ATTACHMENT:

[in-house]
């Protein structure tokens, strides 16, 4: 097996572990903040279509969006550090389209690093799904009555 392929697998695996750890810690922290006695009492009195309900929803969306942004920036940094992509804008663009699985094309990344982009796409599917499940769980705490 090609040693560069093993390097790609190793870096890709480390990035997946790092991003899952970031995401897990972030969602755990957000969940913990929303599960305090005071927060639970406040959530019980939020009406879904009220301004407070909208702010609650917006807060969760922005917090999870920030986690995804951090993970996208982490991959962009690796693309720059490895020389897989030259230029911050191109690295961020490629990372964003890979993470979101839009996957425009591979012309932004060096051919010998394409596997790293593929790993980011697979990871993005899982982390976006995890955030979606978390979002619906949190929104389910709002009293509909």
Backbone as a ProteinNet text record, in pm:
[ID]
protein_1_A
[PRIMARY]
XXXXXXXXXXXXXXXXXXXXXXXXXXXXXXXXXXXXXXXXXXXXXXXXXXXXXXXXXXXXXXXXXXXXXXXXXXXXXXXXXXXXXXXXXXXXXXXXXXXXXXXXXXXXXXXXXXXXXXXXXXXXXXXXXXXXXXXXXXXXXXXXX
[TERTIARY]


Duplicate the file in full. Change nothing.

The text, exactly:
[in-house]
């Protein structure tokens, strides 16, 4: 097996572990903040279509969006550090389209690093799904009555 392929697998695996750890810690922290006695009492009195309900929803969306942004920036940094992509804008663009699985094309990344982009796409599917499940769980705490 090609040693560069093993390097790609190793870096890709480390990035997946790092991003899952970031995401897990972030969602755990957000969940913990929303599960305090005071927060639970406040959530019980939020009406879904009220301004407070909208702010609650917006807060969760922005917090999870920030986690995804951090993970996208982490991959962009690796693309720059490895020389897989030259230029911050191109690295961020490629990372964003890979993470979101839009996957425009591979012309932004060096051919010998394409596997790293593929790993980011697979990871993005899982982390976006995890955030979606978390979002619906949190929104389910709002009293509909």
Backbone as a ProteinNet text record, in pm:
[ID]
protein_1_A
[PRIMARY]
XXXXXXXXXXXXXXXXXXXXXXXXXXXXXXXXXXXXXXXXXXXXXXXXXXXXXXXXXXXXXXXXXXXXXXXXXXXXXXXXXXXXXXXXXXXXXXXXXXXXXXXXXXXXXXXXXXXXXXXXXXXXXXXXXXXXXXXXXXXXXXXXX
[TERTIARY]